Kgalagadi is a hard nut to crack. Yes, yes, it’s the best wild precinct for Big Cats. Cheetah, leopard and those amber-eyed lion with beautiful dark manes. Put it down to the swathes of lustrous-gold grasslands to hurtle through and broad open riverbeds to stake out, filled with giant herds of springbok, gemsbok and wildebeest. And yet this transfrontier park is so vast, there is such space and amplitude within which the wildlife roams, that it’s enormously frustrating at the same time. The constant reports you hear of exciting sightings others have made … by the time you get there, the spotted / rosetted / dark-maned (take your pick) feline is long, long gone. FOMO at its most insidious.
And then Kgalagadi surprises you. Like it did us one afternoon.
Just for some background, those of you who’ve been there will know. Two generally dry riverbeds, the Auob and the Nossob, cut across Kgalagadi south to north from Twee Rivieren in a loosely curved V-shape. Sandy, stony, corrugated roads follow both riverbeds, forming the park’s two main touring routes. The only way to get from one dry riverbed to the other is via two crossroads in the south, which connect the Auob and Nossob. They slice across red-Kalahari-sand dunelands where vegetation is grey-green, sparse and spiky. Wildlife here is largely absent. Which is why most people barrel through in clouds of choking Kalahari dust.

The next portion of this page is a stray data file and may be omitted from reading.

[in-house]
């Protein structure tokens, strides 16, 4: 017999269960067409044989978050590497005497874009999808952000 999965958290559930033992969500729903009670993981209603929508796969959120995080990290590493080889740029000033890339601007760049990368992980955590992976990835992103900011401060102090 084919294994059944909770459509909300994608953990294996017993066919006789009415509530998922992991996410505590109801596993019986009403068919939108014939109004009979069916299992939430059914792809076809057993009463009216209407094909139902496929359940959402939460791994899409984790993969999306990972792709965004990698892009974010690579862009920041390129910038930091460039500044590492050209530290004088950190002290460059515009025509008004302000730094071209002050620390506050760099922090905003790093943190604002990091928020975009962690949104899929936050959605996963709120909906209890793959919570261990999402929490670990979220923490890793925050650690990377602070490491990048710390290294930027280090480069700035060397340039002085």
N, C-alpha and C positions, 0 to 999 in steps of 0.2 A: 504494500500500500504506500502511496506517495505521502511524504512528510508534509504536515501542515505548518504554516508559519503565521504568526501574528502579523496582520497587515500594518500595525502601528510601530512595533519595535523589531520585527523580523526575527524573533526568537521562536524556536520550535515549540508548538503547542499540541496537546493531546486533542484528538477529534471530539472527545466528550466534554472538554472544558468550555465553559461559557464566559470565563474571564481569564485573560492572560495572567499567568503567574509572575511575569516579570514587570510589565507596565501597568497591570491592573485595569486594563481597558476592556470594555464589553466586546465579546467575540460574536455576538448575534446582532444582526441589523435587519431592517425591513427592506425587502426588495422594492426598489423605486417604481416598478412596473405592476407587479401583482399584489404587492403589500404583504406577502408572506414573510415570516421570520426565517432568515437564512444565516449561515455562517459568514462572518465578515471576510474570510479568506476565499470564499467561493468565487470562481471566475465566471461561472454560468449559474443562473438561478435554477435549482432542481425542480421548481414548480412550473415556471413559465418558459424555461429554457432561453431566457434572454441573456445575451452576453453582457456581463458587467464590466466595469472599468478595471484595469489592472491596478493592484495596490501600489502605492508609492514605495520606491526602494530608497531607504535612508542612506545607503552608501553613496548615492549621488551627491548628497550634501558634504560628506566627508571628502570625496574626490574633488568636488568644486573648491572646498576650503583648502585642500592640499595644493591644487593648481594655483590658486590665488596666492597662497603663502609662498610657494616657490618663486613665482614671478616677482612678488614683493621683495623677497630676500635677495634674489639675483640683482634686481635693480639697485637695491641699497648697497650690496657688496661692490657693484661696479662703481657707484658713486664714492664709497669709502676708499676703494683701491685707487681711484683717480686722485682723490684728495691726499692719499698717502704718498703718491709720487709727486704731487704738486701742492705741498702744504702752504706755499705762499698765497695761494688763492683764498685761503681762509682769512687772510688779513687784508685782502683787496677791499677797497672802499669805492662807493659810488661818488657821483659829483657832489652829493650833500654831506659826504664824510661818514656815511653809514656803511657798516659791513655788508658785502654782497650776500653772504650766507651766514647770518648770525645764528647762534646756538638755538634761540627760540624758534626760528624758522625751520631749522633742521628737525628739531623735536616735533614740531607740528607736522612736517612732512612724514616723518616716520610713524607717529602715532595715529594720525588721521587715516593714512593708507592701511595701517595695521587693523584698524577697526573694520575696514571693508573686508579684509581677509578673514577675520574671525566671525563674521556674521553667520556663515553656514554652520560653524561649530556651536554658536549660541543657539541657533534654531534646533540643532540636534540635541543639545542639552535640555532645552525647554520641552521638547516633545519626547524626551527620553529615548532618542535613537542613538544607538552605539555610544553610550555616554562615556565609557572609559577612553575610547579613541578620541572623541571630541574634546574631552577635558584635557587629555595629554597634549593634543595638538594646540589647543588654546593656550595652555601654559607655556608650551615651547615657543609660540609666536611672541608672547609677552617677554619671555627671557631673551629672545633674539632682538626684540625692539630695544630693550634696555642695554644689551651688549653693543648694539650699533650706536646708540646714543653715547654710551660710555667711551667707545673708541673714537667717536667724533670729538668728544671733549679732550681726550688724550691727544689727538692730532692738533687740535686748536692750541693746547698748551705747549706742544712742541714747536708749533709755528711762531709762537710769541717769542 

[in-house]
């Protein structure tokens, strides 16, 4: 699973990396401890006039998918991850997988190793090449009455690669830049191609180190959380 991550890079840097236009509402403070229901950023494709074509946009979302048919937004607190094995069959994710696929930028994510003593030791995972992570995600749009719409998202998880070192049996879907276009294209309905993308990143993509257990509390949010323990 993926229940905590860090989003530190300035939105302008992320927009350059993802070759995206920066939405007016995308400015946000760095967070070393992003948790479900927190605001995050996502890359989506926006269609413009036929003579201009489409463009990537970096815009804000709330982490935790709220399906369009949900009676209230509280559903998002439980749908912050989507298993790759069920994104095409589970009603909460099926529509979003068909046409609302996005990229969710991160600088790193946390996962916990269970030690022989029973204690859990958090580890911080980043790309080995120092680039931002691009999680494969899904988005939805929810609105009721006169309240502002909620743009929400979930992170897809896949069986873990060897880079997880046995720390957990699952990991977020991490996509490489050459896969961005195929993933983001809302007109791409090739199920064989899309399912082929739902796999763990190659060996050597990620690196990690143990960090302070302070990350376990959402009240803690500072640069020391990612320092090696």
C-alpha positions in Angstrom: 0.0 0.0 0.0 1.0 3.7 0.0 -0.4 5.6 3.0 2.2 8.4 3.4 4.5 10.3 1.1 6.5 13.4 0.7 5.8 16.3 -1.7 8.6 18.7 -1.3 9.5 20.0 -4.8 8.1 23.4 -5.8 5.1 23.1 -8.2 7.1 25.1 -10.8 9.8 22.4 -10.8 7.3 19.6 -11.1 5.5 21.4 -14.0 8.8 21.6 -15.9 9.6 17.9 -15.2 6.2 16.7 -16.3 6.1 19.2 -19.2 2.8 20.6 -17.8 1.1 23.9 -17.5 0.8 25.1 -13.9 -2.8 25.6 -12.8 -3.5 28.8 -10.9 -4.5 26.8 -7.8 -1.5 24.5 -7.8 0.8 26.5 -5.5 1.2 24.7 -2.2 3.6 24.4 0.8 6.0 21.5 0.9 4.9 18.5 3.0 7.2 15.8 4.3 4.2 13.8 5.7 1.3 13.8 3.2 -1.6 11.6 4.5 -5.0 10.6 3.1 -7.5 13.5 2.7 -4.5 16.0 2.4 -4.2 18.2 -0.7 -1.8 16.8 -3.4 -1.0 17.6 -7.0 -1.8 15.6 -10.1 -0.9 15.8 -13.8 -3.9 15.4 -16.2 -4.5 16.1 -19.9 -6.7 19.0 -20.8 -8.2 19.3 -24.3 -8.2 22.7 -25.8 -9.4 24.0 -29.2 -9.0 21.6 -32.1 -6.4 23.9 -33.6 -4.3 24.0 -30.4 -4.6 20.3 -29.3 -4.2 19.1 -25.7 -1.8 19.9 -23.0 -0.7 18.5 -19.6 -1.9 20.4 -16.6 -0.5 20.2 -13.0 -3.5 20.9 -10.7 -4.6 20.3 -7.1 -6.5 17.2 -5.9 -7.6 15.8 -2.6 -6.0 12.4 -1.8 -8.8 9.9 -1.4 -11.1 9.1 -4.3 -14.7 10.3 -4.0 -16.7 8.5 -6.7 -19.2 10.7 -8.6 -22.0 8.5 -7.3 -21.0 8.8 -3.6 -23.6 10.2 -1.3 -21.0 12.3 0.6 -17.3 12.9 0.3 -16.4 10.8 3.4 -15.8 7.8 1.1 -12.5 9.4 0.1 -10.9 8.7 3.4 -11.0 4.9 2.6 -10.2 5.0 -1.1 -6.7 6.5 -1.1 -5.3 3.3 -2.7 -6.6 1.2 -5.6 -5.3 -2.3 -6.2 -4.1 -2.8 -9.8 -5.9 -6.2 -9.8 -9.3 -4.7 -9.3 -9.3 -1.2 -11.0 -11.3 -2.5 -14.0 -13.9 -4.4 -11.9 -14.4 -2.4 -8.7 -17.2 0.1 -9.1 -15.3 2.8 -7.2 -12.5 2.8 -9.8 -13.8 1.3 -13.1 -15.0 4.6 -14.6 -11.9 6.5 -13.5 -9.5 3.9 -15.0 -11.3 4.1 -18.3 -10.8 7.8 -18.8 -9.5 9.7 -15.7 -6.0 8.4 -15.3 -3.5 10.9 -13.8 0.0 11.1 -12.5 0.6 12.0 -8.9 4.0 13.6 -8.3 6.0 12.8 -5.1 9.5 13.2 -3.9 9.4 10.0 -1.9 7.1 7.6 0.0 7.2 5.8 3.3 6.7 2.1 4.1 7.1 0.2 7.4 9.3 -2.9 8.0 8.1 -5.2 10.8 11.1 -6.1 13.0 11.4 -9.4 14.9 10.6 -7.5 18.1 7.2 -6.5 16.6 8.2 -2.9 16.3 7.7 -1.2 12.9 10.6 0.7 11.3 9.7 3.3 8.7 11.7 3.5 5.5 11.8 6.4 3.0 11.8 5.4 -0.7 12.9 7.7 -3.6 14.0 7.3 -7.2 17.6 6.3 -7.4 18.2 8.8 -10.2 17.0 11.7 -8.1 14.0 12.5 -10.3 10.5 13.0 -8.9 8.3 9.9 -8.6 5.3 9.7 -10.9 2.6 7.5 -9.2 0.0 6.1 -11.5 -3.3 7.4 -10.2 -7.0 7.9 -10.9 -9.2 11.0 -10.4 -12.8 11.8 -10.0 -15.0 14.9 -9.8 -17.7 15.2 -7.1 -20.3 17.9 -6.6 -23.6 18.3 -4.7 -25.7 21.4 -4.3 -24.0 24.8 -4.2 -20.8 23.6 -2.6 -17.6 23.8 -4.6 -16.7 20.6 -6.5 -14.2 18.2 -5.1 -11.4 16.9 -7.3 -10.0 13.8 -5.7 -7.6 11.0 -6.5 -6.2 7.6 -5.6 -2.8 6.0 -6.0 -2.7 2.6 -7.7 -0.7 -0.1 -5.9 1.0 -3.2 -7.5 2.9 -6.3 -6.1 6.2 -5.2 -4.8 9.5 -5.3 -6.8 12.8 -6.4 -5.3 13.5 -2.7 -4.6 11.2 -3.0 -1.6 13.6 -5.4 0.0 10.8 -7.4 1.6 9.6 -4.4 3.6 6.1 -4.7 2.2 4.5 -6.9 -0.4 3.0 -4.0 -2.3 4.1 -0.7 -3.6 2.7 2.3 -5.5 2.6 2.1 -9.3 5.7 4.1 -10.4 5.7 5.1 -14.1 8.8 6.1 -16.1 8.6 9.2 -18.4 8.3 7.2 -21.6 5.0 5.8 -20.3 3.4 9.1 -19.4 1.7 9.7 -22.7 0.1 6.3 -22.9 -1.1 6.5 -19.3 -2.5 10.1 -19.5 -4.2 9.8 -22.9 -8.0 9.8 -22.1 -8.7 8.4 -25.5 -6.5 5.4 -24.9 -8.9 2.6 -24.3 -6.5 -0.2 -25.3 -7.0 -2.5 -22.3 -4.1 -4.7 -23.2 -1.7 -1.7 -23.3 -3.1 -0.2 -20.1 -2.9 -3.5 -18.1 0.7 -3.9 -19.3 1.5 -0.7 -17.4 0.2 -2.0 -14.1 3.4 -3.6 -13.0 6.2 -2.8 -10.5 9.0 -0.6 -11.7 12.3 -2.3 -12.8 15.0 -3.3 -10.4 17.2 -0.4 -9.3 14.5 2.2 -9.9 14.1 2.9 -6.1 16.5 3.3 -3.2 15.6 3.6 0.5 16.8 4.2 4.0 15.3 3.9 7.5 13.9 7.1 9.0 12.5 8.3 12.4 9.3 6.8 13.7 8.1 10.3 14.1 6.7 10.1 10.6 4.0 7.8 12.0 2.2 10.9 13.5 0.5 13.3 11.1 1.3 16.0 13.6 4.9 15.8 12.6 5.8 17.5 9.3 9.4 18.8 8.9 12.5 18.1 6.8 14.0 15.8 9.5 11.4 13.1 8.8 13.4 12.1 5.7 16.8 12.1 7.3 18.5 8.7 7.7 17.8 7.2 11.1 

You will probably spot left tsamma melons (wild watermelon) and right gemsbok cucumbers
(a member of the pumpkin family)
You might also meet ostriches.
Sometimes they get up to stuff, with feathers flying …
But then one day your timing is exquisite, two dimensions connect — unpredictable, nonexpressing animal; predictable, chaotic human. One beautiful moment of chance: Being in the Right Place at the Right Time. You are passing through just as two cheetah are passing through.
There, but not there. You gotta keep your eyes sharp … [All photos by Hirsh]
On the move after descending the dune, interrupted by a moment of uncertainty …
Brief pause just to check that those humans aren’t up to anything stupid before finally moving on. Got some sand dunes to cross …
Did you know that the name ‘cheetah’ derives from the Sanskrit words citra, which translates as ‘variegated, adorned, painted’, and chitraka, meaning ‘spotted one’.
So the moral of the story is … take your time when you make use of those crossroads. You never know when fleeting Chance will decide to drop by.